Given how many movies nowadays are just Trojan Horses for future films, that could almost be excusable, if any of this post-credits-tease-in-movie-form were more interesting to watch. Director S.J. Clarkson (Jessica Jones) can’t find any life for her action scenes at all. Almost all of them boil down to a rote, slow-speed car chase. Even a brief sojourn back in the Amazon doesn’t lead to anything more interesting than a flashback to the movie’s bizarre opening scene.
And the movie’s climax takes place at an abandoned fireworks warehouse, which eventually turns into a CGI light show of sparks and rockets that seem somehow both way too destructive — who knew a firework could blow a massive hole through a brick wall? — and never too dangerous to our characters if they happen to be standing next to them when they explode.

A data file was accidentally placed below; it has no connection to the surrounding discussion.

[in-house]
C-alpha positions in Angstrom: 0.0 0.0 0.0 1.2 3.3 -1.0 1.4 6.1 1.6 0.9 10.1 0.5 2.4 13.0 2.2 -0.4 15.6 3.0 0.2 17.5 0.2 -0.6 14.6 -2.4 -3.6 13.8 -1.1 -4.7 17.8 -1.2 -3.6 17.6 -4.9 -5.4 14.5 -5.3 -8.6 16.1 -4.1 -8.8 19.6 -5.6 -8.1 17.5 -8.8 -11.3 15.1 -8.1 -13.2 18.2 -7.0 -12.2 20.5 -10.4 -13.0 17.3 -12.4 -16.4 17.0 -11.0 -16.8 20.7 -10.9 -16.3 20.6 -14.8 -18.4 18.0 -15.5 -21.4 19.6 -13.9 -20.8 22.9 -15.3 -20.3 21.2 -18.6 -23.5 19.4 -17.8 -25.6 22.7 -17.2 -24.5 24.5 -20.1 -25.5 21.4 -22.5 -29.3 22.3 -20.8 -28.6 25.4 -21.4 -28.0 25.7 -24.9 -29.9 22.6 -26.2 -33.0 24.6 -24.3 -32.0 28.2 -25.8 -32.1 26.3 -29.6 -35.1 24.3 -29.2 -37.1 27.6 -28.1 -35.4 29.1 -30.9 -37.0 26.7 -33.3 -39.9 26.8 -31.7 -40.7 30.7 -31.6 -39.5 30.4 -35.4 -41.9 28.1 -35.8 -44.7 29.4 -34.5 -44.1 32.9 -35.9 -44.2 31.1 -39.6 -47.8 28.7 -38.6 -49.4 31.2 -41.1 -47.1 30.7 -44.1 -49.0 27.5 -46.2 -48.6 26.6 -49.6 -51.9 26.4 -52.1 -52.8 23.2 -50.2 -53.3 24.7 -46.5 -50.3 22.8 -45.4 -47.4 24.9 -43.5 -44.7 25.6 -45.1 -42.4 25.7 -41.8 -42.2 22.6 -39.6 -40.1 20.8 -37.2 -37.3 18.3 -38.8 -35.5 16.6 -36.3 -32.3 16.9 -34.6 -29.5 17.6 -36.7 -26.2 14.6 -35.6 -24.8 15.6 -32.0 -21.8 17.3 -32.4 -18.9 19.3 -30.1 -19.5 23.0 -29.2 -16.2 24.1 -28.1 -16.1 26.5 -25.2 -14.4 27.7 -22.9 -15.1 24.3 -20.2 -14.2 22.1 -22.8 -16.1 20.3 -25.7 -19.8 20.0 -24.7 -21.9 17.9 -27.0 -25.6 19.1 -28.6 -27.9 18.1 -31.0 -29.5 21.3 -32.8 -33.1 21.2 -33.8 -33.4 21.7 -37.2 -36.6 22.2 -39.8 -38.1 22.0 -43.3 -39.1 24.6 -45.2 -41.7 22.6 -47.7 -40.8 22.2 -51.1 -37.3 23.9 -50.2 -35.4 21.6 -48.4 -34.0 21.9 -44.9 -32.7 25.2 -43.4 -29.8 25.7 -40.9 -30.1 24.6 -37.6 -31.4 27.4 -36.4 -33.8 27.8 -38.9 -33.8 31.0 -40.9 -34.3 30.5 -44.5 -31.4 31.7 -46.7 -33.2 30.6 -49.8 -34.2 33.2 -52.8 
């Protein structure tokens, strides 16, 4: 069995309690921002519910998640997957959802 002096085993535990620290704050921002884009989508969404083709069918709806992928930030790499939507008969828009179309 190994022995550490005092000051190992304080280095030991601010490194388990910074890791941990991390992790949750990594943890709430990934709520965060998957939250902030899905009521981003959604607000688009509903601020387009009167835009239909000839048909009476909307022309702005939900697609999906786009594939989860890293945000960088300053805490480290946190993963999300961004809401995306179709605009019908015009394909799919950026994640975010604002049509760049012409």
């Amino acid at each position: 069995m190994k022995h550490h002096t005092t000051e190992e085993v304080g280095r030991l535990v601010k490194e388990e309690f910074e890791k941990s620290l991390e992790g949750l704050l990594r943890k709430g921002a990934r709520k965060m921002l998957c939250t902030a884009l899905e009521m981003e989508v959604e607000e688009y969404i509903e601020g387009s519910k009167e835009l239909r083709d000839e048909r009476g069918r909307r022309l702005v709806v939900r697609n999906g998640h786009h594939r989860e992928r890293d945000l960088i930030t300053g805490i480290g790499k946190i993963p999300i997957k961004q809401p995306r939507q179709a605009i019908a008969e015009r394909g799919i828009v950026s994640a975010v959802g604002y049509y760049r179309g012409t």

Yet for all the boring set pieces, bad exposition, and faulty universe expansion, Johnson, Sweeney, Merced, and O’Connor still manage to find tiny spaces where their charisma can peek through. In the few moments these four are left alone, like a scene where Johnson deposits them in the New Jersey woods for safe keeping, they bounce off each other gamely with humor and charm. The scene is a sudden glimpse of the star power this movie never bothers to tap into.
Frankly, all those little jokes should have been enough to keep this movie ranked above the absolute dregs of the Marvel Cinematic Universe, laughless bores like Thor: Love and Thunder or Ant-Man and the Wasp: Quantumania. But the sheer ickiness of Madame Web’s franchise-building is impossible to ignore. In a just world, Madame Web would be the death knell for this kind of IP strip-mining. But with two more Sony Spider-Man universe movies on the way this year alone, instead Madame Web is just a brief glimpse into our own future doom.